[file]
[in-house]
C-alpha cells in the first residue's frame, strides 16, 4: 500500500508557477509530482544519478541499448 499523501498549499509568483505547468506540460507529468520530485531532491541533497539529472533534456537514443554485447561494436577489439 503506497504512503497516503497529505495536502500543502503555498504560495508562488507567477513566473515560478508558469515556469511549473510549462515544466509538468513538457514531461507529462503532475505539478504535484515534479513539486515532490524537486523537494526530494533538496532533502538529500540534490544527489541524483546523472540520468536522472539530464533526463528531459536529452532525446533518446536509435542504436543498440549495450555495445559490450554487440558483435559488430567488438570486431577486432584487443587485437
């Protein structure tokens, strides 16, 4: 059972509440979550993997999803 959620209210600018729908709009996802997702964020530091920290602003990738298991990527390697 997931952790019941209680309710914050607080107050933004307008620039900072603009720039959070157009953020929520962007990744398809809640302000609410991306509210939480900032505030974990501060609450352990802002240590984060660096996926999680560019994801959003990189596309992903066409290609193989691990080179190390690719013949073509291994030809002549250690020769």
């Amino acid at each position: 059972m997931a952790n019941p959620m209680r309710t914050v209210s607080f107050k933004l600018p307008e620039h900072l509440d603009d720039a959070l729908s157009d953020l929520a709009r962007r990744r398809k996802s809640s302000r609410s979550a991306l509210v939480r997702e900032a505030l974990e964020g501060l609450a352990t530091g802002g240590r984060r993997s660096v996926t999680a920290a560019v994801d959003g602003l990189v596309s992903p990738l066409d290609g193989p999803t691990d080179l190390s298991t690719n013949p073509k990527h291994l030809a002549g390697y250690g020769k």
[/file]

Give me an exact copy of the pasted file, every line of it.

[in-house]
C-alpha cells in the first residue's frame, strides 16, 4: 500500500508557477509530482544519478541499448 499523501498549499509568483505547468506540460507529468520530485531532491541533497539529472533534456537514443554485447561494436577489439 503506497504512503497516503497529505495536502500543502503555498504560495508562488507567477513566473515560478508558469515556469511549473510549462515544466509538468513538457514531461507529462503532475505539478504535484515534479513539486515532490524537486523537494526530494533538496532533502538529500540534490544527489541524483546523472540520468536522472539530464533526463528531459536529452532525446533518446536509435542504436543498440549495450555495445559490450554487440558483435559488430567488438570486431577486432584487443587485437
């Protein structure tokens, strides 16, 4: 059972509440979550993997999803 959620209210600018729908709009996802997702964020530091920290602003990738298991990527390697 997931952790019941209680309710914050607080107050933004307008620039900072603009720039959070157009953020929520962007990744398809809640302000609410991306509210939480900032505030974990501060609450352990802002240590984060660096996926999680560019994801959003990189596309992903066409290609193989691990080179190390690719013949073509291994030809002549250690020769």
């Amino acid at each position: 059972m997931a952790n019941p959620m209680r309710t914050v209210s607080f107050k933004l600018p307008e620039h900072l509440d603009d720039a959070l729908s157009d953020l929520a709009r962007r990744r398809k996802s809640s302000r609410s979550a991306l509210v939480r997702e900032a505030l974990e964020g501060l609450a352990t530091g802002g240590r984060r993997s660096v996926t999680a920290a560019v994801d959003g602003l990189v596309s992903p990738l066409d290609g193989p999803t691990d080179l190390s298991t690719n013949p073509k990527h291994l030809a002549g390697y250690g020769k």